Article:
Jocelyn Ireland, Instructional Design Librarian at Mohawk Valley Community College, received a Professional Development Award from the Central New York Library Resources Council (CLRC) to attend this year’s Association of College & Research Libraries (ACRL) conference. Read about her experience and standout ACRL sessions below.
The ACRL 2017 conference in Baltimore, Maryland was a memorable experience filled with energizing professional development opportunities. I attended sessions that focused on assessment, information literacy instruction, accessibility, and collaboration with campus partners. The lessons that stood out to me were the importance of librarians to (1) use big data to anticipate user needs and demonstrate the library’s value; (2) engage in the political process; (3) invest in retraining to stay relevant; (4) stay true to our values.
David McCandless, the opening keynote speaker and data journalist compared data to soil that you can dig your hands in, and infographics are the flowers that can bloom from the soil. Data visualization requires time to experiment and play with to unlock the data’s potential. Infographics make data more accessible, even beautiful, for more people. For those interested in data visualization, check out McCandless’ website http://www.informationisbeautiful.net/. For those interested in creating visualizations, he suggested https://plot.ly/ or http://rawgraphs.io/.
Another session that stood out was “So, what do you think about tomorrow’s academic libraries?” with authors David Lewis and John Palfrey. Both speakers emphasized the importance of institutions investing in their human capital. Skills that many librarians learned in library school are no longer relevant. Retraining staff with professional development is essential for libraries to stay relevant. David Lewis also encouraged the aging baby boomers in leadership roles to develop effective mentorship programs for millennials. The new librarians need leadership training since the demographics of the profession will shift. Another big takeaway was a call to administrators to shift staff and financial resources from the physical environment to the library’s online presence. Most of our users are interacting with the library online so that is where library staff should be prioritizing time and energy.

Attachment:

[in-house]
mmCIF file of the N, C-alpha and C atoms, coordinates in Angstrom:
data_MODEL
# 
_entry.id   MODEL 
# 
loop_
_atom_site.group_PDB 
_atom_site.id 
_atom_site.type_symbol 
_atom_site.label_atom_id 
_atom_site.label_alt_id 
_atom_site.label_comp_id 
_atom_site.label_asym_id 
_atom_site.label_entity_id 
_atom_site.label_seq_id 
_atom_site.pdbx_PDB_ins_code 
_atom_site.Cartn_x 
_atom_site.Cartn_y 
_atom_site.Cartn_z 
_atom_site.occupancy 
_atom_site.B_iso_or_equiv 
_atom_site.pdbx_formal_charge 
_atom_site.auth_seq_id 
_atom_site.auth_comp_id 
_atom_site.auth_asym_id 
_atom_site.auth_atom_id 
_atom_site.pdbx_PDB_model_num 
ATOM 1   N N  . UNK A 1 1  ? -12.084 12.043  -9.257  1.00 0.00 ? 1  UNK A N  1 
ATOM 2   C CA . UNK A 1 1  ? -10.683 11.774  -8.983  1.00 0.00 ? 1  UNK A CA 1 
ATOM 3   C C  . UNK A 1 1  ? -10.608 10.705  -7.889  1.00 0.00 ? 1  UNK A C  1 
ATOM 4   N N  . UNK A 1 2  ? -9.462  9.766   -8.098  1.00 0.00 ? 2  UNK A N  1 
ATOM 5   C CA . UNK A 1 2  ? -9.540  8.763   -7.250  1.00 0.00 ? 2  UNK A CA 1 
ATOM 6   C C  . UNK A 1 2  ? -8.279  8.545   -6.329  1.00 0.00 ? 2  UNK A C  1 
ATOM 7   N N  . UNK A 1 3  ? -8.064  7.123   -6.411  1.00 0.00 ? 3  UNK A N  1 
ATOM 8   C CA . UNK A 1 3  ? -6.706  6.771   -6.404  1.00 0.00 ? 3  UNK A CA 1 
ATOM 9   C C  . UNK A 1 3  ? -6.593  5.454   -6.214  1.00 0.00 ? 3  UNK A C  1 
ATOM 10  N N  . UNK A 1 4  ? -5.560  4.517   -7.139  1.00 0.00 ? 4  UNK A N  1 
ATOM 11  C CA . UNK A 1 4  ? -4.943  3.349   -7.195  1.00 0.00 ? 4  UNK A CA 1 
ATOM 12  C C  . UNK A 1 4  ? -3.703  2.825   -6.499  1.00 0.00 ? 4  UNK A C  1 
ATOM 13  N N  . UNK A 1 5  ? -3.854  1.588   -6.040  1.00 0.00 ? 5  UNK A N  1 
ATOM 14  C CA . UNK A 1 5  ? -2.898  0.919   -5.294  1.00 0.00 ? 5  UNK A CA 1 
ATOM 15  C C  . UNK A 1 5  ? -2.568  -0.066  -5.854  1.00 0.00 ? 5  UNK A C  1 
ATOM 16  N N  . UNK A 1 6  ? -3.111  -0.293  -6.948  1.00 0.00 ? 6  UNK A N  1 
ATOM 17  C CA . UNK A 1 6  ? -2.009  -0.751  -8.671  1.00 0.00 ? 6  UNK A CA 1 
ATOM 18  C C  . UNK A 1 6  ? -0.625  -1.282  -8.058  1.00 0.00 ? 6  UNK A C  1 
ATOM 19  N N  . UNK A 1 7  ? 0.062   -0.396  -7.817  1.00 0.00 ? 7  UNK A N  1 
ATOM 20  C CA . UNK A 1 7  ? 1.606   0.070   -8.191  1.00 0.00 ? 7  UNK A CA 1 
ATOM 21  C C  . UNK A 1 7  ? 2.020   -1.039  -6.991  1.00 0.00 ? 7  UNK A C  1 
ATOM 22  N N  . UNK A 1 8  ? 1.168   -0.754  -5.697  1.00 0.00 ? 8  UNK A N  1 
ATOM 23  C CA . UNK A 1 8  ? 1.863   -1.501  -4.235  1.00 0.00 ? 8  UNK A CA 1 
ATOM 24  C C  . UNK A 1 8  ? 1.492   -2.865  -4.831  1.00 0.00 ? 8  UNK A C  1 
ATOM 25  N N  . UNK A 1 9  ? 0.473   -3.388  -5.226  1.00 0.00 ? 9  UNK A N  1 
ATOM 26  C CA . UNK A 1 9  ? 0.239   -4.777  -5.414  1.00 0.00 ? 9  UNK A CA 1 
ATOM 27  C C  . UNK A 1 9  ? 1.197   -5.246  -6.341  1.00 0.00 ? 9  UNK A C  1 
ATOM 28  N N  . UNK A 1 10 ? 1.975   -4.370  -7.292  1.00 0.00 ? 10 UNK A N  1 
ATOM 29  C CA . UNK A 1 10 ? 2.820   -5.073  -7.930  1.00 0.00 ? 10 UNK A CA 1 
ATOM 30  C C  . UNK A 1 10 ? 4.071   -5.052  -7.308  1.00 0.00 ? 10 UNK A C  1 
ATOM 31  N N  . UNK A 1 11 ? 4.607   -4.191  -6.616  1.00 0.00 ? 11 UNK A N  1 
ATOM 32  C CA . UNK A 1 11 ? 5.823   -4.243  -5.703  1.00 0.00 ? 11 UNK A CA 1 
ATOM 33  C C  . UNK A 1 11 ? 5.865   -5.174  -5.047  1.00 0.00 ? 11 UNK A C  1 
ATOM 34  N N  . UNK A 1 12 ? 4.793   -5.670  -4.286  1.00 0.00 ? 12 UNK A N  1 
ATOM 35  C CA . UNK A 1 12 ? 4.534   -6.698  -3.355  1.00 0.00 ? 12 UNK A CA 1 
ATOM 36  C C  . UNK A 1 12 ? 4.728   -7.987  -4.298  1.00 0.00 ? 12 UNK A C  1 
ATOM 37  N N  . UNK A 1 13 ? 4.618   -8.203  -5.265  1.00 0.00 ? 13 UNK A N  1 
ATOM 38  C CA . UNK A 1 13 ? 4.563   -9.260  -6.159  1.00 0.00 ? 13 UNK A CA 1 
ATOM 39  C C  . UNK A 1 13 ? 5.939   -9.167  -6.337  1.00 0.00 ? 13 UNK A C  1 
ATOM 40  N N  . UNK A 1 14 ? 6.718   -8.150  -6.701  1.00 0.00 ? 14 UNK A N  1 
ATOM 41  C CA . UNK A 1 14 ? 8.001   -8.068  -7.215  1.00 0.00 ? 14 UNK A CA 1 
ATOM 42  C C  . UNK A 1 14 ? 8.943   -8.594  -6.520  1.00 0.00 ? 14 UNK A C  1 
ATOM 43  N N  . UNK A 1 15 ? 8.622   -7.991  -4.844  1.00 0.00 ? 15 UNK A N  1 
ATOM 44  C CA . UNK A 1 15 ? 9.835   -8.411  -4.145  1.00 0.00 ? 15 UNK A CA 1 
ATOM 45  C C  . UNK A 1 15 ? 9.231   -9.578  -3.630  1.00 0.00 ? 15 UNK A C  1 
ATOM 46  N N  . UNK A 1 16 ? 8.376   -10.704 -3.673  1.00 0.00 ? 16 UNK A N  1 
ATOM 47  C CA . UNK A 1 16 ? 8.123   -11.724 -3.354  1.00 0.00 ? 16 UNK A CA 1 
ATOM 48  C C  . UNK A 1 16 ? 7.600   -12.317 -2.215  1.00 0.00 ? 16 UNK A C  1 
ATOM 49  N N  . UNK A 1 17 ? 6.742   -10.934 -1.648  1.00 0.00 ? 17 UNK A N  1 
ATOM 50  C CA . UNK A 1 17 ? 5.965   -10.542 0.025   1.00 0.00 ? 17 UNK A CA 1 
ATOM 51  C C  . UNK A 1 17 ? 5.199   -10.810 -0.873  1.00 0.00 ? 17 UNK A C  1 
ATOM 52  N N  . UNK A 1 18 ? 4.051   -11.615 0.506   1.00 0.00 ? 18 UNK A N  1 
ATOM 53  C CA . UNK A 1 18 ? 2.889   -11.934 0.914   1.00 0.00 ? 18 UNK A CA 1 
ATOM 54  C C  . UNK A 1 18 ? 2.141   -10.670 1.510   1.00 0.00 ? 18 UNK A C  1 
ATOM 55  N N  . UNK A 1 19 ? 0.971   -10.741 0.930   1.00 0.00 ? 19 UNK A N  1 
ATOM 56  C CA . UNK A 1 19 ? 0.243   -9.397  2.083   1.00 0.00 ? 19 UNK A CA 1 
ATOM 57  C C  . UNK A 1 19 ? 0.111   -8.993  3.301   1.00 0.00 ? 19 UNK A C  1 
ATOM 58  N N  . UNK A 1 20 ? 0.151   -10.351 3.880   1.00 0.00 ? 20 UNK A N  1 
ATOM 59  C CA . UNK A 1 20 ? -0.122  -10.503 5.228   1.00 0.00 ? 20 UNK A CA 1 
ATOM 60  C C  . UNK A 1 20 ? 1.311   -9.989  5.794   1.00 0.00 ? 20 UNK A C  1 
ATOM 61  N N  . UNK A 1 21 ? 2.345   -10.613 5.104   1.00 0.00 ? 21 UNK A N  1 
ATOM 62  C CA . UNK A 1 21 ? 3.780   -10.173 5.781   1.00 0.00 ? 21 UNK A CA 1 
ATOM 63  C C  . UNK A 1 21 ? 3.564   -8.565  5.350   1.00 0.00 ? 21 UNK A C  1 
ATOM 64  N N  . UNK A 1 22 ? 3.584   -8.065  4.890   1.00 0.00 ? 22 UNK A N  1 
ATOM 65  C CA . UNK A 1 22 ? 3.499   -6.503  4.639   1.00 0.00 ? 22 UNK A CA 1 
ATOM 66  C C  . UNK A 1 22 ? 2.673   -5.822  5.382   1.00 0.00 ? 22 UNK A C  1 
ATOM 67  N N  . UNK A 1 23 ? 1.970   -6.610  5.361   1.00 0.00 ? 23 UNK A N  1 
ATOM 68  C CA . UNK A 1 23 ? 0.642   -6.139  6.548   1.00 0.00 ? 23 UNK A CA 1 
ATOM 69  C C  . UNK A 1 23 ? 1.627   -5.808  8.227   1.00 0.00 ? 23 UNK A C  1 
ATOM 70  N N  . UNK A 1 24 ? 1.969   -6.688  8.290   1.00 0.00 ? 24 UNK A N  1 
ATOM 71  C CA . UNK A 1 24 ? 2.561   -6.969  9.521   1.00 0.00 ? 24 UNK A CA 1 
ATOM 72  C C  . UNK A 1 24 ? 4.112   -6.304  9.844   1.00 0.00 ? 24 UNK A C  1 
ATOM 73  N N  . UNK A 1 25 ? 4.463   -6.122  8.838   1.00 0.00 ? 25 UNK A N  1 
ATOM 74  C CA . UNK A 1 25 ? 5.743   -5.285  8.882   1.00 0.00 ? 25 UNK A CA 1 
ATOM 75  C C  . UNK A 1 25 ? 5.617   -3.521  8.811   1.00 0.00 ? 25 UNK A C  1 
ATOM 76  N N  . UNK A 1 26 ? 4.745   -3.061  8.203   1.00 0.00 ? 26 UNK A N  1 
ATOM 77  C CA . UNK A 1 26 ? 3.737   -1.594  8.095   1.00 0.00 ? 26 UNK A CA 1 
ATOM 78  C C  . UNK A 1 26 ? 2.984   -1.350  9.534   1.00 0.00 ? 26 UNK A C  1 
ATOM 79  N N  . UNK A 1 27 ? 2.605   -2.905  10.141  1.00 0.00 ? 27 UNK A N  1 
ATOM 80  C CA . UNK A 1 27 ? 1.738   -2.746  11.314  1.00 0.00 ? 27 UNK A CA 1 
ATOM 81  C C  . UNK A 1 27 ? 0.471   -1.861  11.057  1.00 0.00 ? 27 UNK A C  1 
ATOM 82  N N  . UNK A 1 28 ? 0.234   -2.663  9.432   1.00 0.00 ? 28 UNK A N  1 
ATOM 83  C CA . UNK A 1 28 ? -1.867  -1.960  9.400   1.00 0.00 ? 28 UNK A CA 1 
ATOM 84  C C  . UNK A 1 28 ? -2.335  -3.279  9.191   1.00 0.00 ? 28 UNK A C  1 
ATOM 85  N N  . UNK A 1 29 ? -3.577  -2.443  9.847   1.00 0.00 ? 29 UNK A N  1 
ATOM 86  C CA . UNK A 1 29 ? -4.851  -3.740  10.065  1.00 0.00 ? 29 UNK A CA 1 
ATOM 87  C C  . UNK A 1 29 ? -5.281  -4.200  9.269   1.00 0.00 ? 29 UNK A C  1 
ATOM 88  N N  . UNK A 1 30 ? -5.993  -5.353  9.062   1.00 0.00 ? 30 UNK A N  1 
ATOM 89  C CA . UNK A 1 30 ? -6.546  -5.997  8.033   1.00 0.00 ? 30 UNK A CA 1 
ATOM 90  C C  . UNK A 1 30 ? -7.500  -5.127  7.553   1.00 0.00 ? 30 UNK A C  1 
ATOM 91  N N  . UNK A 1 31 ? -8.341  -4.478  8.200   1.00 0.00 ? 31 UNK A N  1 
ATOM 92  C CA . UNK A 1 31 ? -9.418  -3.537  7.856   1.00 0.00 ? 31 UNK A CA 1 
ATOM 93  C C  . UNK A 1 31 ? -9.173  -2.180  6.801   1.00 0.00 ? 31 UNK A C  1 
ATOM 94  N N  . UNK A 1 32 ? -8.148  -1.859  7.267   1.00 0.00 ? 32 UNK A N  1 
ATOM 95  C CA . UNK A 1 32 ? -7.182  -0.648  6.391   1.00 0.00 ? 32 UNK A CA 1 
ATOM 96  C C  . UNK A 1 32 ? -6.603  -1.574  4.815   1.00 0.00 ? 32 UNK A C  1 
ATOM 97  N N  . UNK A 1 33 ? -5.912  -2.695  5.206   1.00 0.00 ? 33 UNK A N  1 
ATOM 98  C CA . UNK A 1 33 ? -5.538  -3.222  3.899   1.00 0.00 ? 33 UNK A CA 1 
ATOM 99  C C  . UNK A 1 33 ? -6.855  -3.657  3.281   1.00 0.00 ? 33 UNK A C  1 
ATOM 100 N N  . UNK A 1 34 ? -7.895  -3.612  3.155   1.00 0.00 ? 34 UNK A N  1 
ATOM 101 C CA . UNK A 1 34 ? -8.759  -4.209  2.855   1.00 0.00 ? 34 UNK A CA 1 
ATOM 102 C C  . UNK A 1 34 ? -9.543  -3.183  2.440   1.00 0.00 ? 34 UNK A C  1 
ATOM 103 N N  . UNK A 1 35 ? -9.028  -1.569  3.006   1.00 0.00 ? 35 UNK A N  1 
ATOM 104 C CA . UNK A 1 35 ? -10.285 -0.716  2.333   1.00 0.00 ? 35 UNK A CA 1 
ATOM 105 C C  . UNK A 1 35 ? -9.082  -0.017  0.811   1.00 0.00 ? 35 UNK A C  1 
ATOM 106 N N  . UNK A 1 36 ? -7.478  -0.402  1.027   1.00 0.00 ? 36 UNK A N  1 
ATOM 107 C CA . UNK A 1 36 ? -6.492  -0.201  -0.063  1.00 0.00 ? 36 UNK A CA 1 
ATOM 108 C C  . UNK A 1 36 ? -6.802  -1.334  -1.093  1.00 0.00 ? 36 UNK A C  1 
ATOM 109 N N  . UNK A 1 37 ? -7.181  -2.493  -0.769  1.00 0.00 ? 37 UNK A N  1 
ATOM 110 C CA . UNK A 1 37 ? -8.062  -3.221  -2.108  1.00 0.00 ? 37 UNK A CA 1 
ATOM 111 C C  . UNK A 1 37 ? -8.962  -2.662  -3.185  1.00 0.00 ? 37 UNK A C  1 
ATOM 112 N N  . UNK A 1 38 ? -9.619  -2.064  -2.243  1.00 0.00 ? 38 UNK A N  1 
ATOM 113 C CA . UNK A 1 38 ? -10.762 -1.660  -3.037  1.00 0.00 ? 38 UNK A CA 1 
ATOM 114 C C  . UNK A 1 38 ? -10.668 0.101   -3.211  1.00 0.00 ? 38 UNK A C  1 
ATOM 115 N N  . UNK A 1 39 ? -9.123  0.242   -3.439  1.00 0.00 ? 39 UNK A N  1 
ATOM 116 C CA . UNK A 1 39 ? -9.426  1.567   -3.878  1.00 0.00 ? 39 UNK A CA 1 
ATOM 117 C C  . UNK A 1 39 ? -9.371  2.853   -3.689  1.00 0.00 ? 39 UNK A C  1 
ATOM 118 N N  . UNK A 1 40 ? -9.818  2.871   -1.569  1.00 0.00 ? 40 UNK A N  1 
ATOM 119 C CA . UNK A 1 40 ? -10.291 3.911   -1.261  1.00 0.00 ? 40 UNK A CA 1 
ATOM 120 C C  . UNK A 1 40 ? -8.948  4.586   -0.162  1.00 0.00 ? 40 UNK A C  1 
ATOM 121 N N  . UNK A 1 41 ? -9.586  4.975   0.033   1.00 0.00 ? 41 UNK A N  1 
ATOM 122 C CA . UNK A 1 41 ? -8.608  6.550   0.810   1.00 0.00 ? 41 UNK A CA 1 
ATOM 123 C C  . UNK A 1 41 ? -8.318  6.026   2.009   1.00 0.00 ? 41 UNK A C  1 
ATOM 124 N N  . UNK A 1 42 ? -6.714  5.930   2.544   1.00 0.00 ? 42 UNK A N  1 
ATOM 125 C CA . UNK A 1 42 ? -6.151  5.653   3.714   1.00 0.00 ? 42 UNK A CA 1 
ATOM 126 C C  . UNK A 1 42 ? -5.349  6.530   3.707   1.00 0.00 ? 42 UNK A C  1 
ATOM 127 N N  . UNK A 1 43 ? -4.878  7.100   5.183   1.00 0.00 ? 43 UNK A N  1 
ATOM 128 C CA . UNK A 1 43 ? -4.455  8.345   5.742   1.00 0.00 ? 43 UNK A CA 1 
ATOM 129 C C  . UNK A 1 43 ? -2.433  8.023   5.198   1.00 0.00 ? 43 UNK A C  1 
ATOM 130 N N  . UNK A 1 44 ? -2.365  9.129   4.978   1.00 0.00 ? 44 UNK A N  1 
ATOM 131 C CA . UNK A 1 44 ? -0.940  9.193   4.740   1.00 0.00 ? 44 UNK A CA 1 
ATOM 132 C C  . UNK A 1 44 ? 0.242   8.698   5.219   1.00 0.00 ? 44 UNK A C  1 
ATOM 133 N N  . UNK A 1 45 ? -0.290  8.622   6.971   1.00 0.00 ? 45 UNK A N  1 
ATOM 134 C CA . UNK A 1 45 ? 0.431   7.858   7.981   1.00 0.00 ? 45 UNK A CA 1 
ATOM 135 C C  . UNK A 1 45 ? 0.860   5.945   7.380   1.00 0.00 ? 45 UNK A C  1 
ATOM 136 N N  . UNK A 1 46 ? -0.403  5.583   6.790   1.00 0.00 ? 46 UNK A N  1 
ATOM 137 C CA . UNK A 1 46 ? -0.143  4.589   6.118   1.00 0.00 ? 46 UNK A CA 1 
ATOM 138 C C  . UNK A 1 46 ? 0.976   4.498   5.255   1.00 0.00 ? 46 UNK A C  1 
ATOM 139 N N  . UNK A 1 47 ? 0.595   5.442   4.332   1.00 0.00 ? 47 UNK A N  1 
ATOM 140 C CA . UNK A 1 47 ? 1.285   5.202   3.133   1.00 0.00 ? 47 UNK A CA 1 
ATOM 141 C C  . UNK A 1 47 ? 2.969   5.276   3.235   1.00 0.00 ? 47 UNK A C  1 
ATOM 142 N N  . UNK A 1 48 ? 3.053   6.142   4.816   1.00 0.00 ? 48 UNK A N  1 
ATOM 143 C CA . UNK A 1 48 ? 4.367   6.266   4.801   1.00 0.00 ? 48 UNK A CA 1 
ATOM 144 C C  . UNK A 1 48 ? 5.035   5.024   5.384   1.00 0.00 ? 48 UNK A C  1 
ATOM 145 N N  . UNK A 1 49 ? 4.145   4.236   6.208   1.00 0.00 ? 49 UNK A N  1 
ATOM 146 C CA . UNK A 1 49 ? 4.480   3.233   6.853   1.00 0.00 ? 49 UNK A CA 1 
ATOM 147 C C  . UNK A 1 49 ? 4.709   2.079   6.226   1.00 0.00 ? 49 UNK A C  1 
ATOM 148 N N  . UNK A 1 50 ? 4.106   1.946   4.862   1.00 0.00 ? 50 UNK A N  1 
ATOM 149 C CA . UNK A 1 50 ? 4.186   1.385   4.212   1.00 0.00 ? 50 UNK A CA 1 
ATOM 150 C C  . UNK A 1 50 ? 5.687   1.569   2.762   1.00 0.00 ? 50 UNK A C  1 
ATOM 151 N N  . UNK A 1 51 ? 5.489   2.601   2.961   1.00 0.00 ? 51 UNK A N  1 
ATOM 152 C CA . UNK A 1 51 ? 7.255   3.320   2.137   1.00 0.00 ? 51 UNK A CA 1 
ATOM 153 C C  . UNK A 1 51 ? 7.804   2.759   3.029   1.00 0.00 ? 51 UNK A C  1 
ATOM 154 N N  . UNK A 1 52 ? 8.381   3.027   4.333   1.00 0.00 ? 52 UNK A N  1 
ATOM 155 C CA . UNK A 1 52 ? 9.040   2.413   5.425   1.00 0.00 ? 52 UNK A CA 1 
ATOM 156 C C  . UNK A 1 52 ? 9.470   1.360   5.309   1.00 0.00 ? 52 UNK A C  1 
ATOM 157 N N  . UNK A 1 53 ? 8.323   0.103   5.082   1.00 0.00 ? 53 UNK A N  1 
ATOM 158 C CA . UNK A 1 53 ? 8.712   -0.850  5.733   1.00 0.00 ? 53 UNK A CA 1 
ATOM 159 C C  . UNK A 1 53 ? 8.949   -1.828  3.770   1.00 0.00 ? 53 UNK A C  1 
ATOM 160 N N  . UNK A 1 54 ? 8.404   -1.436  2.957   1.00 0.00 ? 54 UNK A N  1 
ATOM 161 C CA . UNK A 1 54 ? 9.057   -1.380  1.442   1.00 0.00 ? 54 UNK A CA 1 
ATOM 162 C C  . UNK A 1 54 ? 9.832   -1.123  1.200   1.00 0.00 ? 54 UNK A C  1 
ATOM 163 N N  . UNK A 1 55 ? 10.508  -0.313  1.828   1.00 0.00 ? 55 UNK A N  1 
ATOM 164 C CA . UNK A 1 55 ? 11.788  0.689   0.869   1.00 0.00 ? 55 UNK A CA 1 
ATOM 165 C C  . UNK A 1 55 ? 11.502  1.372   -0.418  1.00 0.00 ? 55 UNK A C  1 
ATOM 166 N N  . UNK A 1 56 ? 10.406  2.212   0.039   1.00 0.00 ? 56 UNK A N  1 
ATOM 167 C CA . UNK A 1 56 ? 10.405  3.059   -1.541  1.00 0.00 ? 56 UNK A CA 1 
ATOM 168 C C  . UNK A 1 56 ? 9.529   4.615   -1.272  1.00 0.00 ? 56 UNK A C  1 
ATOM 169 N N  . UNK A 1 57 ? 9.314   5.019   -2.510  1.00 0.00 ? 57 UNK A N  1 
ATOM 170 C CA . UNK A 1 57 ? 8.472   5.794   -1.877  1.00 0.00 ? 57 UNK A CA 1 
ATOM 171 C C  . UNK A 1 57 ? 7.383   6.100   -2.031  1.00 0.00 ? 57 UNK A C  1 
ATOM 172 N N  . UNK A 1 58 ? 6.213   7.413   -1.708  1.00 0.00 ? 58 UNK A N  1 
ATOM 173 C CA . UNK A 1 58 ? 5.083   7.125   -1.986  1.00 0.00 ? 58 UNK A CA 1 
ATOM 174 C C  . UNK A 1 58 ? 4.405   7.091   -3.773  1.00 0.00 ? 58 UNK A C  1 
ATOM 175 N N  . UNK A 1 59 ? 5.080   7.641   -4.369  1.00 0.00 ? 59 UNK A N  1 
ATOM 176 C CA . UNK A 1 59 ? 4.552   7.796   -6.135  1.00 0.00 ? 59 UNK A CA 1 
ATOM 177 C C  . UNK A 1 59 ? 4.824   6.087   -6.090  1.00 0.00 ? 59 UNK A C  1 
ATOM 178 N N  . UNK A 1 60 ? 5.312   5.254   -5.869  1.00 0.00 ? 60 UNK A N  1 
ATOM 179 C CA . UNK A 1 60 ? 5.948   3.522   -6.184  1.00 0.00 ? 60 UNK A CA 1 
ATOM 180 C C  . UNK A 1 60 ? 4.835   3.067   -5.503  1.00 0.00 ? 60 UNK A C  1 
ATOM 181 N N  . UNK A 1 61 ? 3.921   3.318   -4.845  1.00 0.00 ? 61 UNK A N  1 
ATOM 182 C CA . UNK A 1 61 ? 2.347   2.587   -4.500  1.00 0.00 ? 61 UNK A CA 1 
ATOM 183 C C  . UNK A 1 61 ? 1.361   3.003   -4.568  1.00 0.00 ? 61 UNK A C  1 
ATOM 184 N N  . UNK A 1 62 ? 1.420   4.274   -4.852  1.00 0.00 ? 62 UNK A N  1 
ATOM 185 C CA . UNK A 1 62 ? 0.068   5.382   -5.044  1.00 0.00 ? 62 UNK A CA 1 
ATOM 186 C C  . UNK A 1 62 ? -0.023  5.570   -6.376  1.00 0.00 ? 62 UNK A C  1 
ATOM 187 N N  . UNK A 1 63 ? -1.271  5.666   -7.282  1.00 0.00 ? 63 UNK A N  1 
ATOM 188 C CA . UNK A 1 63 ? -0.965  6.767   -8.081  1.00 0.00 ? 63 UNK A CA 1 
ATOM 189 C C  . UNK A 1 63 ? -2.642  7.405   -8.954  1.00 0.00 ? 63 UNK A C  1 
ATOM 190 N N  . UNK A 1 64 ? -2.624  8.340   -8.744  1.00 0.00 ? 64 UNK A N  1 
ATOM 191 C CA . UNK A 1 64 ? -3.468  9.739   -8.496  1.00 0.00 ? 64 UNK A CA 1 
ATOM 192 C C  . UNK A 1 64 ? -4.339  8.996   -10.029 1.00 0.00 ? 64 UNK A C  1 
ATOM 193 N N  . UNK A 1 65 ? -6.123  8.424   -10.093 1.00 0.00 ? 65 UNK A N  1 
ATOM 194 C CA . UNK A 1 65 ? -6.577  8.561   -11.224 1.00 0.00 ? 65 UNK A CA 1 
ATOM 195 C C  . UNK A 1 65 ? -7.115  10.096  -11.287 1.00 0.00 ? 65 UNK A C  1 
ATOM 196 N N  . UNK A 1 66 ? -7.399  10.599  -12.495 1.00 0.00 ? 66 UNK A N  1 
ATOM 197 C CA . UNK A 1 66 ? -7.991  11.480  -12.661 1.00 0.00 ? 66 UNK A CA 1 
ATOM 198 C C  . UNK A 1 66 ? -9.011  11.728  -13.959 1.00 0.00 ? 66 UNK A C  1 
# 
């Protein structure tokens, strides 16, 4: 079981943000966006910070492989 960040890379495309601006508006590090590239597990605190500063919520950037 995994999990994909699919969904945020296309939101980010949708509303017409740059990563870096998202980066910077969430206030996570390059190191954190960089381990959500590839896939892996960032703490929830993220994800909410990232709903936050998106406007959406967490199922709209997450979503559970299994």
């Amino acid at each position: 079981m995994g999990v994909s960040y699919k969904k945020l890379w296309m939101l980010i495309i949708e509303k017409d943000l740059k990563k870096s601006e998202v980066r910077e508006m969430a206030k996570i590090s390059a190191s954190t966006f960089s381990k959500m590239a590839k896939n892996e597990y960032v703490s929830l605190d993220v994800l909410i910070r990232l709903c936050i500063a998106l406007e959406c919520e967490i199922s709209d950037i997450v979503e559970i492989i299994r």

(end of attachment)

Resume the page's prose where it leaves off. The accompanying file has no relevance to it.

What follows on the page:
The highlight of the conference was the final keynote given by the Librarian of Congress, Dr. Carla Hayden. My words cannot give her talk justice. Her driving mission as Librarian of Congress is to make the treasures of America’s library available to everyone. She is doing this through digitization efforts, partnerships, and innovative programming. The Library of Congress has events with authors with live streaming so online viewers can be involved. For the first time ever, the Library of Congress will be sharing their “crown jewels” of comic books at Washington D.C.’s Comic Con. Other programs include a series of Disco events and events specifically for local teens. Carla also encouraged librarians to be proud of their stereotype of trustworthiness. Being trustworthy is our strength; so own it and be proud.
The keynote speakers, panel sessions, round table discussions, and poster presentations were eye opening for an early-career academic librarian like myself. Thank you CLRC for the financial support that helped make this opportunity possible.
Interested in our Professional Development Awards? Find out more here. Did you recently attend a conference/professional development opportunity and would like to share your experience? Contact Jen Bort, CLRC Research and Development Librarian.